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Unfortunately, the NAA  didn’t quite grasp the above idea and has called to Brave to stop. Surprise, at least one of the companies who signed the letter has put users at risk via malvertising on multiple occasions.

Brave has posted a rebuttal in an attempt to help NAA understand the business model and why it’s not illegal. Hopefully logic will triumph over emotion and posturing.

My Hope

My hope is that users will jump on to the idea that Brave provides (whether they use Brave or not) and that the NAA will understand that it is a business model where everyone wins, even their readers.

From Gevent to CherryPy

I’ve been working on a project for the last few months on GitHub called Commissaire along with some other smart folks. Without getting to deep into what the software is supposed to do, just know it’s a REST service which needs to handle some asynchronous tasks. When prototyping the web service I started utilizing gevent for it’s WSGI server and coroutines but, as it turns out, it didn’t end up being the best fit. This is not a post about gevent sucking because it doesn’t suck. gevent is pretty awesome but it’s not for every use case.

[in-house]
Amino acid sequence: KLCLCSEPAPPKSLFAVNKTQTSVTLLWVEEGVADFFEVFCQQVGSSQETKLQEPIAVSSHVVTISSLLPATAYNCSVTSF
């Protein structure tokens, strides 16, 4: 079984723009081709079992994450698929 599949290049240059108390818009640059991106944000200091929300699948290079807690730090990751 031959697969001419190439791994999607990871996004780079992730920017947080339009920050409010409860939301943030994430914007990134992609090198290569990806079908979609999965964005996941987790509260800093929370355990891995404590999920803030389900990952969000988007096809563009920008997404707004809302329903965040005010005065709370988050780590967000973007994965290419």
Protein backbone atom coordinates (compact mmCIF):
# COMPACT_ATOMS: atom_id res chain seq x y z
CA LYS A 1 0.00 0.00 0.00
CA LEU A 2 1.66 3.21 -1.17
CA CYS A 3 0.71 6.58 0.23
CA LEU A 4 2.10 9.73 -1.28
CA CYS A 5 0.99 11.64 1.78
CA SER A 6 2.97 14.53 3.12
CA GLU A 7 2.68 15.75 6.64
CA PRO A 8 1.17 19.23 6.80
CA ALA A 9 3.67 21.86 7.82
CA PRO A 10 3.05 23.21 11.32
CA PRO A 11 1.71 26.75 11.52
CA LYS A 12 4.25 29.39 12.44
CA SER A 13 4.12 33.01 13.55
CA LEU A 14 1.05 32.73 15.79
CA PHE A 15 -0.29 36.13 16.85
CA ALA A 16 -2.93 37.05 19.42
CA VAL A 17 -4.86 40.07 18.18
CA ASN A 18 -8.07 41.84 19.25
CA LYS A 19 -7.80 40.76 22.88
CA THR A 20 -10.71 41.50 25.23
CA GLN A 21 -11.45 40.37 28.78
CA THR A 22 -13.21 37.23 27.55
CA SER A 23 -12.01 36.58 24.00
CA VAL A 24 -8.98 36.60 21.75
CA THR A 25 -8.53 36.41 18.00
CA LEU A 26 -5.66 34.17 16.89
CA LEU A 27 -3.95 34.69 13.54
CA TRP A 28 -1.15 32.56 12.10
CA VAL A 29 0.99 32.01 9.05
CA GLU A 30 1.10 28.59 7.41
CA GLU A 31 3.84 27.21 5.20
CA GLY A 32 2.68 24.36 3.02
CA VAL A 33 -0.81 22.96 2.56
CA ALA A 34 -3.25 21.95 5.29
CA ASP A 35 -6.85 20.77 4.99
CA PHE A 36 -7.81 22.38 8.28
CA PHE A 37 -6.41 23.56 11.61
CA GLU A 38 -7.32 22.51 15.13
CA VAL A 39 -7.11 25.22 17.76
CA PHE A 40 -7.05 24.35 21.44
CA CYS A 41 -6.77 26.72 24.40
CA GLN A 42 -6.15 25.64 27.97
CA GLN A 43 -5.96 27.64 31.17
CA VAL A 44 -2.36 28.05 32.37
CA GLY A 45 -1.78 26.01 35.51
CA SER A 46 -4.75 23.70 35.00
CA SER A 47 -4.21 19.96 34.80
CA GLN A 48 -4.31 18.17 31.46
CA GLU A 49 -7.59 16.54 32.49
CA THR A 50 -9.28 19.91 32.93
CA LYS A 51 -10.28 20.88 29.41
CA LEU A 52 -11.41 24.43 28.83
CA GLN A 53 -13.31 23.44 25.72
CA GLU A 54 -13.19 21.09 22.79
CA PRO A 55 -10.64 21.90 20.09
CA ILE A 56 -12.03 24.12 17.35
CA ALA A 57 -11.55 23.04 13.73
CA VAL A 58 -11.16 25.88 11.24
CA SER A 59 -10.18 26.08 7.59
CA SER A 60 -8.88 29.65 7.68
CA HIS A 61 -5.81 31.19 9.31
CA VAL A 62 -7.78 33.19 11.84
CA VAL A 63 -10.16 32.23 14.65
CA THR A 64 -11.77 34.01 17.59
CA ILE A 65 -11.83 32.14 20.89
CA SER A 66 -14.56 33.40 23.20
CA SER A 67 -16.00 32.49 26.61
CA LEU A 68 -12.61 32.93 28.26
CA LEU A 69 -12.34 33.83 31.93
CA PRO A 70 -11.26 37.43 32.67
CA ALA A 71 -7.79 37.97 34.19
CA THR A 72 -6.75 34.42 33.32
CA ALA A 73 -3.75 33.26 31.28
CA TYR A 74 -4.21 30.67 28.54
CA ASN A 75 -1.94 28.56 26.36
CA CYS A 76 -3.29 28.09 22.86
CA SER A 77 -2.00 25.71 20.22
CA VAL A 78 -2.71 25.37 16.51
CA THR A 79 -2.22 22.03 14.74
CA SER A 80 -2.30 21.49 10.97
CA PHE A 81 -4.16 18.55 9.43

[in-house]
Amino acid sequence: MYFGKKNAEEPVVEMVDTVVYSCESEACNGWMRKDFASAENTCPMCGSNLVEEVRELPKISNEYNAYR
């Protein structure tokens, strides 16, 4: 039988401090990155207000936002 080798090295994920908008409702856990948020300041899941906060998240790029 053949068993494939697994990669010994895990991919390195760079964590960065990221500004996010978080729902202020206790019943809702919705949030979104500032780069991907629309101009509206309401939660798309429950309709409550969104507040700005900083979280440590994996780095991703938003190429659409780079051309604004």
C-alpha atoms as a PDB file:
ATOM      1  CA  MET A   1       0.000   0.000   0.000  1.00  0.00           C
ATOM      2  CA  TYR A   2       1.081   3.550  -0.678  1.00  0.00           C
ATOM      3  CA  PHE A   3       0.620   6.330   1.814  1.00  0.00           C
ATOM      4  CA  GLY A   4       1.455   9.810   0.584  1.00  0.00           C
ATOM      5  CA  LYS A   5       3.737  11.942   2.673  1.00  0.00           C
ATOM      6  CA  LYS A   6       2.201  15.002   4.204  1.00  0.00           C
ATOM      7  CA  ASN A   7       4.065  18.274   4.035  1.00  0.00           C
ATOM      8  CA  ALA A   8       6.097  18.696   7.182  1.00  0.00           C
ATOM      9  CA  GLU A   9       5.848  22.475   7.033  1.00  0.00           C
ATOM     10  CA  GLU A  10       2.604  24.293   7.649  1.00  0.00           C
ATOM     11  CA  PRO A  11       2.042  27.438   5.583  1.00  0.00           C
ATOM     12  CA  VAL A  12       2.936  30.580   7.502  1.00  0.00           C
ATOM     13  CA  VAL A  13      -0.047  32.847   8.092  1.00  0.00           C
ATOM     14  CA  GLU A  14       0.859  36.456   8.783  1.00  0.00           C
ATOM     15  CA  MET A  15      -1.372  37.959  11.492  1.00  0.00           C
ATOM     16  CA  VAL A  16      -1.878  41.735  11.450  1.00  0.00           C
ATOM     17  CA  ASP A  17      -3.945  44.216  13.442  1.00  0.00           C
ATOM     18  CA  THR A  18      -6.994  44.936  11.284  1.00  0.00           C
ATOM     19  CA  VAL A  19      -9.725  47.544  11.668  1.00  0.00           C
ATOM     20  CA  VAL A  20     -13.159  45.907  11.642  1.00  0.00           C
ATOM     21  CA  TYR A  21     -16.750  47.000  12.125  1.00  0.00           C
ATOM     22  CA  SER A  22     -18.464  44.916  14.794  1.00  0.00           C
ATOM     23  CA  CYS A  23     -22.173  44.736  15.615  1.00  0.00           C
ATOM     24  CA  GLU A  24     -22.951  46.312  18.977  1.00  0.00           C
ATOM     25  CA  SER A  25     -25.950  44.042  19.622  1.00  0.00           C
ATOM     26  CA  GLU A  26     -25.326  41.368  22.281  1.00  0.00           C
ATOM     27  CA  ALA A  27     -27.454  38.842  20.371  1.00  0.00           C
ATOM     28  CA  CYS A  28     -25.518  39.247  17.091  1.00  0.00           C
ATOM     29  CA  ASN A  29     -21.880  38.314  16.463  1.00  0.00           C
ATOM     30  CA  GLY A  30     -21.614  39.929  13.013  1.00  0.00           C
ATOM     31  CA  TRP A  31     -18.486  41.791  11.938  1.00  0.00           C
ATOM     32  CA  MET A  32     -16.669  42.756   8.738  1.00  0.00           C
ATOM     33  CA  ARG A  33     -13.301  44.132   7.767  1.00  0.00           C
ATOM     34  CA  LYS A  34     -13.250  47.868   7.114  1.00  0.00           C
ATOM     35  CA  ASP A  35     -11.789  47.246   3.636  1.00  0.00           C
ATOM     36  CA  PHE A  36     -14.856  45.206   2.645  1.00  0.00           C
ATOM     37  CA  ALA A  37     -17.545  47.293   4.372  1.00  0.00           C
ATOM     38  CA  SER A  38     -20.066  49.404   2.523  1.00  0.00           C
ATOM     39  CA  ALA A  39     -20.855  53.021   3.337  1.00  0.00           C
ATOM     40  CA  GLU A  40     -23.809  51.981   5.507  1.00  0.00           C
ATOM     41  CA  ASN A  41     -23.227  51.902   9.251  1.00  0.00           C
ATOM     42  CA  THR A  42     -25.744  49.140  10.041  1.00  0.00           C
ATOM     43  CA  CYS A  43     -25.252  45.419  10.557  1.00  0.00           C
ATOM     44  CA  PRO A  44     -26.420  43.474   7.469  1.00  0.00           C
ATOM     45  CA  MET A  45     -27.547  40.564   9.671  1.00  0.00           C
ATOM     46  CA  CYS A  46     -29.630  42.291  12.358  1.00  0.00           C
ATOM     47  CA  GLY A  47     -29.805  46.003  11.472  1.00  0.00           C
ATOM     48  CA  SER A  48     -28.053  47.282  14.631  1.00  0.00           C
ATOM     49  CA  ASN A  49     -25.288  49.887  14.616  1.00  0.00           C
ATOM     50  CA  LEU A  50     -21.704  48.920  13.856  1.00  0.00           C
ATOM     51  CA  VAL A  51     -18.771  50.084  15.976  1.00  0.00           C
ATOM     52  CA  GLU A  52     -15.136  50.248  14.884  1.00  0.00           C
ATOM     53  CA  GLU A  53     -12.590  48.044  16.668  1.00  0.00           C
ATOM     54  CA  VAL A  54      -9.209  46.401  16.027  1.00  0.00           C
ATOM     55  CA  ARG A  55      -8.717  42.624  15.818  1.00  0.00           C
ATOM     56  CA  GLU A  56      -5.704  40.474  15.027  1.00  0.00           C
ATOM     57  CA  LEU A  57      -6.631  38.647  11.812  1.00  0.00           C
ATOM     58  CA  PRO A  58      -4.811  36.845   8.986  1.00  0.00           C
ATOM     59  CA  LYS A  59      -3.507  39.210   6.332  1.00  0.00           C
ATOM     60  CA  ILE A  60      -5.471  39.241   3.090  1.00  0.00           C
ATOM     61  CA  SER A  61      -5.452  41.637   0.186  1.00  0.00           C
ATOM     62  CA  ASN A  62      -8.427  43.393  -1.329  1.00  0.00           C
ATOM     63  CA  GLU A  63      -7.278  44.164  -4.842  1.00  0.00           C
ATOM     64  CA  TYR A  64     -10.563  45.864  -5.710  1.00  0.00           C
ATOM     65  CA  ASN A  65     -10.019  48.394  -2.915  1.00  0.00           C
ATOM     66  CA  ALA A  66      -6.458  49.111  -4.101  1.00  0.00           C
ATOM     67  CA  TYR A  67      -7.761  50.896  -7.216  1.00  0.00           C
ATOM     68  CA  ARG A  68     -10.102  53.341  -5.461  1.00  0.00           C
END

The Problem

One of the asynchronous tasks we do in Commissaire utilizes Ansible. We use the Ansible python API to handle part of host bootstrapping of a new host. Under the covers Ansible uses the multiprocessing module when executing it’s work. Specifically, this occurs when the TaskQueueManager starts its run. Under normal circumstances this is no problem but when gevent is in use it’s monkey patching ends up causing some problems. As noted in the post using monkey.patch_all(thread=False, socket=False) can be a solution. What this ends up doing is patching everything except thread and socket. But even this wasn’t enough for us to get past problems we were facing between multiprocessing, gevent, and Ansible. The closest patch we found was to also disable os, subprocess and a few other things making most of gevents great features unavailable. At this point it seemed pretty obvious gevent was not going to be a good fit.

Looking Elsewhere

There are no lack of options when looking for a Python web application server. Here are the requirements that I figured we would need:

Requirements

  • Importable as a library
  • Supports WSGI
  • Supports TLS
  • Active user base
  • Active development
  • Does not require a reverse proxy
  • Does not require greenlets
  • Supports Python 2 and 3